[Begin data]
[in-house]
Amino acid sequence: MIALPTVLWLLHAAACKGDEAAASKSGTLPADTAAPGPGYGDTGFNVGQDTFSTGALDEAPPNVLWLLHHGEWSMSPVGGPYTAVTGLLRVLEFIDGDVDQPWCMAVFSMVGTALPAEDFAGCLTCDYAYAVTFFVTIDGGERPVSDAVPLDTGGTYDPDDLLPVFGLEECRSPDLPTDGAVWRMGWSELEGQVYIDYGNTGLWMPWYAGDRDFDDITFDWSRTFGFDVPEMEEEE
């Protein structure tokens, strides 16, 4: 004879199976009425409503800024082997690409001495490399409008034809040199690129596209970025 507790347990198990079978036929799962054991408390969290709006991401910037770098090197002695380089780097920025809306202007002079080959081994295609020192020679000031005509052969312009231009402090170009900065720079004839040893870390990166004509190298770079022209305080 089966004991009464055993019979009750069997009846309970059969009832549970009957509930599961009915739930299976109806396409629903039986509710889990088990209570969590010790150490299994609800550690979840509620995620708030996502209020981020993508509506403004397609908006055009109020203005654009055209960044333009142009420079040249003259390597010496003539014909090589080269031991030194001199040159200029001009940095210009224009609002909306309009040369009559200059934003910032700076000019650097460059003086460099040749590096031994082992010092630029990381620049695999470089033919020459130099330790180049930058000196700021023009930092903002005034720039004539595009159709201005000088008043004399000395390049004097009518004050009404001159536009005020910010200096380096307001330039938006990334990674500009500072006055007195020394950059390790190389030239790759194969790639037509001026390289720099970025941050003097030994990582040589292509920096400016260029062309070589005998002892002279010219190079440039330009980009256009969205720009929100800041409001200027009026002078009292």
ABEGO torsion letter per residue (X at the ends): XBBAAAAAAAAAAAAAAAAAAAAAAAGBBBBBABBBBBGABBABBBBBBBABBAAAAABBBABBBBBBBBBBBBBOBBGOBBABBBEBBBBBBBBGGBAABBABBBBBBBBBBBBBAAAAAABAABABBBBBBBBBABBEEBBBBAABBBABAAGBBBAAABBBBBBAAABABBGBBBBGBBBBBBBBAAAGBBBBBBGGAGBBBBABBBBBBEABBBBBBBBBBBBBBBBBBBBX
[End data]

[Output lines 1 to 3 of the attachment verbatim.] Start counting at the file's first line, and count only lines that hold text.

[in-house]
Amino acid sequence: MIALPTVLWLLHAAACKGDEAAASKSGTLPADTAAPGPGYGDTGFNVGQDTFSTGALDEAPPNVLWLLHHGEWSMSPVGGPYTAVTGLLRVLEFIDGDVDQPWCMAVFSMVGTALPAEDFAGCLTCDYAYAVTFFVTIDGGERPVSDAVPLDTGGTYDPDDLLPVFGLEECRSPDLPTDGAVWRMGWSELEGQVYIDYGNTGLWMPWYAGDRDFDDITFDWSRTFGFDVPEMEEEE
């Protein structure tokens, strides 16, 4: 004879199976009425409503800024082997690409001495490399409008034809040199690129596209970025 507790347990198990079978036929799962054991408390969290709006991401910037770098090197002695380089780097920025809306202007002079080959081994295609020192020679000031005509052969312009231009402090170009900065720079004839040893870390990166004509190298770079022209305080 089966004991009464055993019979009750069997009846309970059969009832549970009957509930599961009915739930299976109806396409629903039986509710889990088990209570969590010790150490299994609800550690979840509620995620708030996502209020981020993508509506403004397609908006055009109020203005654009055209960044333009142009420079040249003259390597010496003539014909090589080269031991030194001199040159200029001009940095210009224009609002909306309009040369009559200059934003910032700076000019650097460059003086460099040749590096031994082992010092630029990381620049695999470089033919020459130099330790180049930058000196700021023009930092903002005034720039004539595009159709201005000088008043004399000395390049004097009518004050009404001159536009005020910010200096380096307001330039938006990334990674500009500072006055007195020394950059390790190389030239790759194969790639037509001026390289720099970025941050003097030994990582040589292509920096400016260029062309070589005998002892002279010219190079440039330009980009256009969205720009929100800041409001200027009026002078009292």